The first large scale redundancy on the Crossrail project has taken place — as the first of their mighty tunnel boring machines has completed its work.

The TBM — called Phyllis after Phyllis Pearsall who created the original London A-Z Maps — set off from Royal Oak last May has been burrowing under Central London. It has just arrived at Farringdon Station having completed 4.2 miles of tunnel.

Having arrived, its fate is less glamourous as over the coming weeks, Phyllis will be dismantled and her 130 metre long trailer system will be removed from the tunnel via the recently completed Fisher Street shaft further down the tunnel in Holborn.

Phyllis and six other tunnelling machines have collectively passed the 13 mile mark (21.4 km) of their 26 mile tunnelling marathon.

The TBM has naturally, dug just one tunnel — and the other tunnel next to if for trains heading in the other direction should be completed later this year.

You can see the location of all the current TBMs digging under London on this map. Guess which one is finished.

John Zammit

Crossrail’s eight tunnelling machines are building ten different tunnels to collectively deliver 26 miles of new tunnels under London. Tunnelling machine, Phyllis, has completed her tunnel drive and will be dismantled leaving just the front “can” in situ. A further six tunnel boring machines (TBM) are still working under London and the final TBM, Ellie, will launch this winter.

If you were interested, the TBMs are converging on Farringdon rather than running right through as during survey work they found a fault line in the area, which not impossible for a TBM to drive through, adds complications to the work.

So, we now have four TBMs drilling the central tunnels heading into the centre of London — two from just outside Paddington, and two from near Canning Town in Docklands.

Crossrail is asking Londoners to submit ideas for items to be included in a time capsule at the Farringdon site to mark the first completed tunnel. Those with the winning suggestions will have the opportunity to be among the first to visit the completed tunnel later this year.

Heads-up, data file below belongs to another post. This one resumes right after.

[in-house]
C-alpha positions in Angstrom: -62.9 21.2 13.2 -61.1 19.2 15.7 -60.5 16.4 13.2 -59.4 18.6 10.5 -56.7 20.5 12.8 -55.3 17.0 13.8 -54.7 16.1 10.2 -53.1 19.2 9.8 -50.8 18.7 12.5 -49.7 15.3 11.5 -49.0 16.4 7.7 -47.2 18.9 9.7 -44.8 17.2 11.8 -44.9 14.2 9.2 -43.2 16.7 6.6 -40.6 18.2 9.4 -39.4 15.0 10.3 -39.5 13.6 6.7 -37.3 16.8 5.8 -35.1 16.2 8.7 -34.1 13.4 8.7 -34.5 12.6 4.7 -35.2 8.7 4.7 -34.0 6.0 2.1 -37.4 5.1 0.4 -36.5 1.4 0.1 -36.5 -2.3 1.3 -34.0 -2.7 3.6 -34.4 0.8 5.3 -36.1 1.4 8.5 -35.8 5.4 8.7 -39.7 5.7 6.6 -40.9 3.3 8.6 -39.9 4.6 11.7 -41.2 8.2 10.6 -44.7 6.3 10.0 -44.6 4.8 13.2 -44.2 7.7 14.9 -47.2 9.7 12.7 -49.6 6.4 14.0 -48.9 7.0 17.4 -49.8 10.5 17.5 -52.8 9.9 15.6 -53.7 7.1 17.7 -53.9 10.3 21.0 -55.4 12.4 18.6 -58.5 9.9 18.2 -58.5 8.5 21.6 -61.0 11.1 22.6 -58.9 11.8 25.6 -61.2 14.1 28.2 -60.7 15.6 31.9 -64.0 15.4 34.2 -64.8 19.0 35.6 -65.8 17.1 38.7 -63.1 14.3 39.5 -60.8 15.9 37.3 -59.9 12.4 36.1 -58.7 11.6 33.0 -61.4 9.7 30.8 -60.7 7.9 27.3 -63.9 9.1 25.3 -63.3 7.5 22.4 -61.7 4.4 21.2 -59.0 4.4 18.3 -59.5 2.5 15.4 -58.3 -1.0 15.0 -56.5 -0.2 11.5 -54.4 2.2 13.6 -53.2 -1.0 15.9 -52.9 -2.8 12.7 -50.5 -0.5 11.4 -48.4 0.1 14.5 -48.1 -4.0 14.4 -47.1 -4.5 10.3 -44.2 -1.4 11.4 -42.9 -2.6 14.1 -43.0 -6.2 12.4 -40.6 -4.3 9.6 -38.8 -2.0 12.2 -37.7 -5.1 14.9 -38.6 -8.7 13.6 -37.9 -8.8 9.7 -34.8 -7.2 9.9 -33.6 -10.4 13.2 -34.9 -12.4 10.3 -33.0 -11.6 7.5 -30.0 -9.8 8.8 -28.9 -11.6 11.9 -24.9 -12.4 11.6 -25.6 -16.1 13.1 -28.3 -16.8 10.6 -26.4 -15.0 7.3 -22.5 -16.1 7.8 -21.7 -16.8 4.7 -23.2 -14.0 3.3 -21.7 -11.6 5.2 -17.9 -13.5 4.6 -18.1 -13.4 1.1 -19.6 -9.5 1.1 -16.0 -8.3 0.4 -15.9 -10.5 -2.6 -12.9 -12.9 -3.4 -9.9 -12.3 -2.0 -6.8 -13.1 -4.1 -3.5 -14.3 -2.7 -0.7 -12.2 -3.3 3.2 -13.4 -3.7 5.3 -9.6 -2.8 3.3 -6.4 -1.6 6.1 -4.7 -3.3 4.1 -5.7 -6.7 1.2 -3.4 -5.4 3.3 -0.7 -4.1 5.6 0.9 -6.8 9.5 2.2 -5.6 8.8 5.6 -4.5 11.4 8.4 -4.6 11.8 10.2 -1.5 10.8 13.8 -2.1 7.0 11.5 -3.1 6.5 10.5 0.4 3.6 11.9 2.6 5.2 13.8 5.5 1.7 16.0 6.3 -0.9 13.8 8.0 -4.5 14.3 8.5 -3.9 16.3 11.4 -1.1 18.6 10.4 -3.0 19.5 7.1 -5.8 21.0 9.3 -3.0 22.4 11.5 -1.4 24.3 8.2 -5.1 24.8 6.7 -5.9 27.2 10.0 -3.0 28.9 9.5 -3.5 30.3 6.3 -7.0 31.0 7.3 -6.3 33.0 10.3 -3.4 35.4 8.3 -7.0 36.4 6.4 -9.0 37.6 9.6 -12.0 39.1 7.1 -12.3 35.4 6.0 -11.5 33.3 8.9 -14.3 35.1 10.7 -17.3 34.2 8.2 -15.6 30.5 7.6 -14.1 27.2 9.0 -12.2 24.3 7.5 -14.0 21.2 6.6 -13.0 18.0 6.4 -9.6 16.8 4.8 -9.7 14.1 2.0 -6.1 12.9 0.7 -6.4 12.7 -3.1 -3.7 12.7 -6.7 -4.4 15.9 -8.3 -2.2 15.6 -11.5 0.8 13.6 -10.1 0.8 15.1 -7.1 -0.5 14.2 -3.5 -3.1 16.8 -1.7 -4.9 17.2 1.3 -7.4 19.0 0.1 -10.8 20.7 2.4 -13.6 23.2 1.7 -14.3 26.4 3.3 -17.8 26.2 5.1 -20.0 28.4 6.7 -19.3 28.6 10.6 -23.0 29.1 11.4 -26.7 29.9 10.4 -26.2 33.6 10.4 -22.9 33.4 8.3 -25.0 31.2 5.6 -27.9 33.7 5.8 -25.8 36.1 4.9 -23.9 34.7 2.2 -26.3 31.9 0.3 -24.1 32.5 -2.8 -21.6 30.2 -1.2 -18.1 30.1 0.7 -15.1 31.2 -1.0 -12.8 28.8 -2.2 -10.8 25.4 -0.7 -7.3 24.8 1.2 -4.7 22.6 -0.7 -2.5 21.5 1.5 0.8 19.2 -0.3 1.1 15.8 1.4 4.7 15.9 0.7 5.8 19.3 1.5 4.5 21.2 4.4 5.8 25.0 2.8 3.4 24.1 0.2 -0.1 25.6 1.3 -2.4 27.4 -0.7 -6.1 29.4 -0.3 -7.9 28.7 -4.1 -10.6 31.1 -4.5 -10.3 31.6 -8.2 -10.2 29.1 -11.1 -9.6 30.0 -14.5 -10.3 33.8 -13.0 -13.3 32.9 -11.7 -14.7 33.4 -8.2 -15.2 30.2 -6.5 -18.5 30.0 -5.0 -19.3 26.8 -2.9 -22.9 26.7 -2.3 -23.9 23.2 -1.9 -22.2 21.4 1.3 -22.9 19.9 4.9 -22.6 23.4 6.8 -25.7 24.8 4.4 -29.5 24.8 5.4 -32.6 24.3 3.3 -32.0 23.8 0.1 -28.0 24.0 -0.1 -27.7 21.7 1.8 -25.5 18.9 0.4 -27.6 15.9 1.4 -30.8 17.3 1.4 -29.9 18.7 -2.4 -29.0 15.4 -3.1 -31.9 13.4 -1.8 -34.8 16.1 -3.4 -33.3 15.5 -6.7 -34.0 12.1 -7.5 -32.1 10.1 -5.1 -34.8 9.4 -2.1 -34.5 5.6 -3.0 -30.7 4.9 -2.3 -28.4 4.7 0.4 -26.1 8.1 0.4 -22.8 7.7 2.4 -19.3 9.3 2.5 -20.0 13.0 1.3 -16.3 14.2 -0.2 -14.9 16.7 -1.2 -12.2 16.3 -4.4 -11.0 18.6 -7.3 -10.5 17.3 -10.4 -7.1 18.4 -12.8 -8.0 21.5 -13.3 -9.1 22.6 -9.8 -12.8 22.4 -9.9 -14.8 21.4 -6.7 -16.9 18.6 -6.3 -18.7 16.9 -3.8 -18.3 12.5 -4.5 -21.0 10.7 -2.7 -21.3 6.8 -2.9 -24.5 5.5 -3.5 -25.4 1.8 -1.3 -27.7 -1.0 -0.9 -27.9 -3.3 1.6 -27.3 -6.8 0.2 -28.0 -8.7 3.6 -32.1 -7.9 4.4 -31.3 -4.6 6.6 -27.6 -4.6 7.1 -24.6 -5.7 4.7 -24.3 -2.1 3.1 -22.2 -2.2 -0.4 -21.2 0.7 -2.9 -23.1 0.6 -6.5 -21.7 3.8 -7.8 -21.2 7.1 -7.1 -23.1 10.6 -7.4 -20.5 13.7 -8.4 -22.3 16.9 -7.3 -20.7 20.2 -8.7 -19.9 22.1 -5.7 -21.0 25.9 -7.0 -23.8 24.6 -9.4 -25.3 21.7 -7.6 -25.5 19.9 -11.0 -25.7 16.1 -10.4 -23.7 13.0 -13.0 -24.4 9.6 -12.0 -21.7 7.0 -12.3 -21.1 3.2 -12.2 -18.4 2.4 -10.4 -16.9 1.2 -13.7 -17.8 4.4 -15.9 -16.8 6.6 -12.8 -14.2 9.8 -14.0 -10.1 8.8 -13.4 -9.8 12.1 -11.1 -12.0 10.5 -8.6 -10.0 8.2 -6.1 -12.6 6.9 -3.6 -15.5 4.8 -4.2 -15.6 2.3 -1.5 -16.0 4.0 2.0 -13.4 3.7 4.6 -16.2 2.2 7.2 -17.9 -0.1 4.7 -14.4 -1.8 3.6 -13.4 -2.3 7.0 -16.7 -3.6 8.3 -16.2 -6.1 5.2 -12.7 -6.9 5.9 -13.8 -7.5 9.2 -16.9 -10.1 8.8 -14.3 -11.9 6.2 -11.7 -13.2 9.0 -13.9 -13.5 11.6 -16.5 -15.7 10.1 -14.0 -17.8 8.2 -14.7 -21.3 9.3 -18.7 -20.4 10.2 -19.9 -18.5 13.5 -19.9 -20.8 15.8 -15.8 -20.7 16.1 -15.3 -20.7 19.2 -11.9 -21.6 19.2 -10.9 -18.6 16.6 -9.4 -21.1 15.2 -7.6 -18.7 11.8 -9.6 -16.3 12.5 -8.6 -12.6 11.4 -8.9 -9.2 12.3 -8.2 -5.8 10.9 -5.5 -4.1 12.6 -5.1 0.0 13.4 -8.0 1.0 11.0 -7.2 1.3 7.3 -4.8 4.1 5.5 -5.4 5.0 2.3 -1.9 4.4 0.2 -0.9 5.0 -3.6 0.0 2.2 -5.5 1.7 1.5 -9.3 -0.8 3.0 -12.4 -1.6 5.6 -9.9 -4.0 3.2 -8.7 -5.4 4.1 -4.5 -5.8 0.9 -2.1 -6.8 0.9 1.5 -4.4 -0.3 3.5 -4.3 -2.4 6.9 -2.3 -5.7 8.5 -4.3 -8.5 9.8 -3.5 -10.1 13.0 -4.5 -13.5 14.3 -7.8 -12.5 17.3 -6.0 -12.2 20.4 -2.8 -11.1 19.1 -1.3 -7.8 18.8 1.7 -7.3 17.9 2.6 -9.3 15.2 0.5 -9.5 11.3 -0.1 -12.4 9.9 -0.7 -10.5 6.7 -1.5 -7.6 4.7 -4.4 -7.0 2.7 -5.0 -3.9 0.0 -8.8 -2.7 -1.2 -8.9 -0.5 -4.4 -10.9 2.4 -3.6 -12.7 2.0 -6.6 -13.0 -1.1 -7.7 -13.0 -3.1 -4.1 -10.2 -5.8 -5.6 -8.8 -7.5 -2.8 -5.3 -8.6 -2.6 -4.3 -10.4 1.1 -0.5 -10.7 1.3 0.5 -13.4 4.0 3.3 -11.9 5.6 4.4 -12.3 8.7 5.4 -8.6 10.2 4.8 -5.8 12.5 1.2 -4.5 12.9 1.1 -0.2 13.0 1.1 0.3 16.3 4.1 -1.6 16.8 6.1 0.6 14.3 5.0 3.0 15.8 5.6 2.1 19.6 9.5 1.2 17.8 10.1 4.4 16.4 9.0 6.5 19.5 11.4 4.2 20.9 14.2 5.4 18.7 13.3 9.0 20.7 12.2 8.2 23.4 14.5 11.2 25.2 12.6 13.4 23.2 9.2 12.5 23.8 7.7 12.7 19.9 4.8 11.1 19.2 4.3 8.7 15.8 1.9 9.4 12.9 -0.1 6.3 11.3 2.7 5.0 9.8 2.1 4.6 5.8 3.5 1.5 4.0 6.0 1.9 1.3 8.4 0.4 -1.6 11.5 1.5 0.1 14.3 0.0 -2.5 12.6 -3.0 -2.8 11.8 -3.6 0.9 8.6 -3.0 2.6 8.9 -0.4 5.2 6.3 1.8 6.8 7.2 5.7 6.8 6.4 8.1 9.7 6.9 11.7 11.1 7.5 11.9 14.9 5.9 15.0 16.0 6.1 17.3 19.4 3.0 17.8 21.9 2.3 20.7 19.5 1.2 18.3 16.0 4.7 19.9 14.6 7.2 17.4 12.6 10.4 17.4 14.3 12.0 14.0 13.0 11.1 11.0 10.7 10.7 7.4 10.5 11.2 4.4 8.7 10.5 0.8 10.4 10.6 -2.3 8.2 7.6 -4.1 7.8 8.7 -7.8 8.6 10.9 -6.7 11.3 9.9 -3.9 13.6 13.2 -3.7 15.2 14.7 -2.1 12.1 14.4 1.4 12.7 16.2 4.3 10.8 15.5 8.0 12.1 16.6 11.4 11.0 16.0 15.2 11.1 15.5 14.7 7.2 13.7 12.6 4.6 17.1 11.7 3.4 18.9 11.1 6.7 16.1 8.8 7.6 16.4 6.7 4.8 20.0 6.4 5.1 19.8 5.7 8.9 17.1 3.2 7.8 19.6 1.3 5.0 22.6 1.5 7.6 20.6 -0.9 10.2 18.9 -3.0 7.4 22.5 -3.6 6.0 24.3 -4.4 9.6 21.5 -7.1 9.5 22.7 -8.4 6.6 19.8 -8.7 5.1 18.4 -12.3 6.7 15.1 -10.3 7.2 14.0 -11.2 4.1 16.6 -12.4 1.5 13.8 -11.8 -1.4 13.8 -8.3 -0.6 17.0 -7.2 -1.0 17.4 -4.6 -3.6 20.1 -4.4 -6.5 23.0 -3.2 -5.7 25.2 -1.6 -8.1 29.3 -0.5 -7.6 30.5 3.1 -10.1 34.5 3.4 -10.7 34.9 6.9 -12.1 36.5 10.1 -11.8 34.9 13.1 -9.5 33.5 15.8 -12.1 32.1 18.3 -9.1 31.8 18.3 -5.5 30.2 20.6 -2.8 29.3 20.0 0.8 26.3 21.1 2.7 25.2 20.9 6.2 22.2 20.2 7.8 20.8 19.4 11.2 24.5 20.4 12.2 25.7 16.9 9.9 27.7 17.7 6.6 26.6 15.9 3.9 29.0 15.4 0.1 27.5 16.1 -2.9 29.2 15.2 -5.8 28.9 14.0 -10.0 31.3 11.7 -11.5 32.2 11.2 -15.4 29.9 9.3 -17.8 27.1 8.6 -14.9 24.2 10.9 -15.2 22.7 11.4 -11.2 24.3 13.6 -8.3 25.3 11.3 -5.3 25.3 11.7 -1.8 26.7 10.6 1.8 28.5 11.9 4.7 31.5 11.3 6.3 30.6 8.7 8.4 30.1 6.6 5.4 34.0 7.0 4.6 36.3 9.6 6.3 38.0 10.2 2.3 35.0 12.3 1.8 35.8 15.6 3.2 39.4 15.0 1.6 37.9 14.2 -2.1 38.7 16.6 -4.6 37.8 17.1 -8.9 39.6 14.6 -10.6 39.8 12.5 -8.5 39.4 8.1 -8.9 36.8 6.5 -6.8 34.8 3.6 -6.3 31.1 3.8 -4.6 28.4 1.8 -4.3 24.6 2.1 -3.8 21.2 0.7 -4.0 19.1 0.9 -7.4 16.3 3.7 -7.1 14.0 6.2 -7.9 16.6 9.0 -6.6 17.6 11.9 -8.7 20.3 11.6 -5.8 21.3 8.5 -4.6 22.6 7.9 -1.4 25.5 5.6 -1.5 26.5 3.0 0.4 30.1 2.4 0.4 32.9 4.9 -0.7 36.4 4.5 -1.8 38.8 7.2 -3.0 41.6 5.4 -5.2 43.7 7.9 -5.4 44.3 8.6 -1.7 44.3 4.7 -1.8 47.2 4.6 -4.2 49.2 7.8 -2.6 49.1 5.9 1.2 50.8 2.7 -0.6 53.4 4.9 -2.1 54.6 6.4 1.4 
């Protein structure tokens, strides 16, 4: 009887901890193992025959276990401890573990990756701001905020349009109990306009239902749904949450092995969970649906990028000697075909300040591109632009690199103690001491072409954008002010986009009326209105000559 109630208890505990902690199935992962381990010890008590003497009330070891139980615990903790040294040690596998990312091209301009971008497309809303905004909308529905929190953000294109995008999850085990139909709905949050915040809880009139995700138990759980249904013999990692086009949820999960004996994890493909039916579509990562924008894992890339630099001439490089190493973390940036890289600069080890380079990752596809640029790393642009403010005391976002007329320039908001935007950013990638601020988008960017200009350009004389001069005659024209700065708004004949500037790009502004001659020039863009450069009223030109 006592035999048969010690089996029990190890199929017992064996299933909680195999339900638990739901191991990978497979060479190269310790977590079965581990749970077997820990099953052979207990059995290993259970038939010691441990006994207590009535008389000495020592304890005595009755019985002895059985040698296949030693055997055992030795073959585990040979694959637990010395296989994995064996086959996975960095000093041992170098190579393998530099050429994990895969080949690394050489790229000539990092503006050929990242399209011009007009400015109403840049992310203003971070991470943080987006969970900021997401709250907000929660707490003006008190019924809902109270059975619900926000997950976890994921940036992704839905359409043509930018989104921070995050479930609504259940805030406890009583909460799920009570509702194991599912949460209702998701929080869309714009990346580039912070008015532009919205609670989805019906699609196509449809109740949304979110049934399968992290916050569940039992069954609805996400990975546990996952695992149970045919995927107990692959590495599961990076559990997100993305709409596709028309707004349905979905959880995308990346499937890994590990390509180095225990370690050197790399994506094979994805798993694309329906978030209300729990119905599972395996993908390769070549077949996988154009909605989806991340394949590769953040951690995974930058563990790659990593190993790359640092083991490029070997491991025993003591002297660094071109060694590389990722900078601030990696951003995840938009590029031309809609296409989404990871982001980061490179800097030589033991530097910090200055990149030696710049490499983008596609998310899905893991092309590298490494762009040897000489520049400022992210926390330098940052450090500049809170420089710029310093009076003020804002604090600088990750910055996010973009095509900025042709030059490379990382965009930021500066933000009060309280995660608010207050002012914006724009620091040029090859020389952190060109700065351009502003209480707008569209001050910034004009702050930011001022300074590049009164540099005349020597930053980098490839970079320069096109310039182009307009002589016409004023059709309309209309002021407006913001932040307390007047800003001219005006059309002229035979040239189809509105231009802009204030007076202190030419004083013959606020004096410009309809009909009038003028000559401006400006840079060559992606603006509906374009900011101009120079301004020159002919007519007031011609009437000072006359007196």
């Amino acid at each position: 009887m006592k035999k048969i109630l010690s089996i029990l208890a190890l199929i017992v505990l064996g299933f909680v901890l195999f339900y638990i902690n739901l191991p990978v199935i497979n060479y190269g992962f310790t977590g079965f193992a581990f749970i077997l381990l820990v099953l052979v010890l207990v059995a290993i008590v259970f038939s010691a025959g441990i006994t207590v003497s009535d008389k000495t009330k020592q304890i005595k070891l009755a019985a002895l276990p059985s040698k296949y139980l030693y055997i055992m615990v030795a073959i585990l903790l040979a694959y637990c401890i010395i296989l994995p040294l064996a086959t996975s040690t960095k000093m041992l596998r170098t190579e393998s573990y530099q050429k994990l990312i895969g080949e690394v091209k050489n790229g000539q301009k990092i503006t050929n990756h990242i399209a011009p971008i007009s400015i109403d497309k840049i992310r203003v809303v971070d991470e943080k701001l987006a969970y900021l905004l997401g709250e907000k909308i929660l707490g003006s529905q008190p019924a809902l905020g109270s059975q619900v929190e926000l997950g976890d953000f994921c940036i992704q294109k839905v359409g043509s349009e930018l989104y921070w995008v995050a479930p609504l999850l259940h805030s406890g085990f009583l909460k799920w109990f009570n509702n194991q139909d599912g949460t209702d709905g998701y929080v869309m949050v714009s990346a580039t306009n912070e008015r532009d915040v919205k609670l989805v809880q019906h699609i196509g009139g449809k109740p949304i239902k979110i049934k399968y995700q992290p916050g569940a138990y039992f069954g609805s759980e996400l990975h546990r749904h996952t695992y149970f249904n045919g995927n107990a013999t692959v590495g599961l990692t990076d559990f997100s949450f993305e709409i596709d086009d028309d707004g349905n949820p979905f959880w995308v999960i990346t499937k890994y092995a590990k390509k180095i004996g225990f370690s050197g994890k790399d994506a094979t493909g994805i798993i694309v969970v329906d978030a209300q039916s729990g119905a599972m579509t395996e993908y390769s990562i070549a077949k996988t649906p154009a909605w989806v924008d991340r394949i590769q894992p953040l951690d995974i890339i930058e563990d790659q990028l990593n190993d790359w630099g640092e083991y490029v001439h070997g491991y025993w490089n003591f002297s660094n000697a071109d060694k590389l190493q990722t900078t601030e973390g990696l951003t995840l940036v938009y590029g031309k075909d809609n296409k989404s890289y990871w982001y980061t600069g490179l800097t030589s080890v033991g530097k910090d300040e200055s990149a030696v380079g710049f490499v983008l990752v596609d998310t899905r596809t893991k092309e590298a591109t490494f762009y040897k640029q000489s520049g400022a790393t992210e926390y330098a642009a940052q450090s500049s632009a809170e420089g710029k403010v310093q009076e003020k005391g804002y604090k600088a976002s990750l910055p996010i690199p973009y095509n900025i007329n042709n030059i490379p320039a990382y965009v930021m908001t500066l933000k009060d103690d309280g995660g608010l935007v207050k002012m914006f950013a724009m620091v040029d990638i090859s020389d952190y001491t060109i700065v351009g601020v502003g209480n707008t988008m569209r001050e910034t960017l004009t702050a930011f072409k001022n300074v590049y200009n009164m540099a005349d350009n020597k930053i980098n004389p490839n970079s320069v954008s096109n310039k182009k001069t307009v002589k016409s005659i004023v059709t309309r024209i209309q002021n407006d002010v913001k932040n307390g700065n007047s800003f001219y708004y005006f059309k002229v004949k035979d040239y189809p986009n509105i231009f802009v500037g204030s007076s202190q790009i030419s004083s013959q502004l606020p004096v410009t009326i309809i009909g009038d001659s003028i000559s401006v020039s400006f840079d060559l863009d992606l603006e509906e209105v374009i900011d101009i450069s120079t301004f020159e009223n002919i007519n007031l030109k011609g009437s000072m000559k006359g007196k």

Photo supplied by Crossrail


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  1. Josh says:

    “If you were interested, the TBMs are converging on Farringdon rather than running right through as during survey work they found a fault line in the area, which not impossible for a TBM to drive through, adds complications to the work.”

    So this means that they have to hand dig a gap?

    What is happening to the cutter head then?

    • IanVisits says:

      The station is the gap.

      The cutter head is being buried if I recall correctly for this one.

    • William says:

      I’m not entirely sure how true your claim is that the TBMs are not running through. Phyllis and Ada certainly run through the entire length of the station as the platform tunnels are built around the existing running tunnels. They will use a technique called pilot tunnel enlargement to build the platforms, where the running tunnel, in the picture above, is the pilot tunnel.

      The TBMs are being buried at the eastern end of the station, Phyllis just beyond Smithfield market, and Ada in Charterhouse Square.

  2. Josh says:

    Unexpected. You’d think if there was a place to not leave a big metal disc, it would be in Central London.

  3. Leytonstoner says:

    Is Phyllis (and co.) destined for the scrap heap or could they be retained for Crossrail 2. These gadgets don’t come cheap and it seems a bit of a waste ..

    • IanVisits says:

      As a percentage of the total project cost, they are a fairly minor aspect of the budget — less than £100 million out of a £16 billion budget.

      I understand that components in decent nick can be resold back to the manufacturer.

      However, it is probably better to buy new kit each time as you can personalise it for the job, and take advantages of any technology improvements since you last dug a tunnel.

  4. Roger Rowley says:

    Why not bury the tunneling machines in such a way that if needed at a future date they can be bug out and be reused that will stop the big bosses getting more of our money to line their pockets and pay for new machines meaning even more and more pockets being lined

  5. Declan Hayes says:

    Why is crossrail not running under all existing tunnels, foundations, infrastructure etc?

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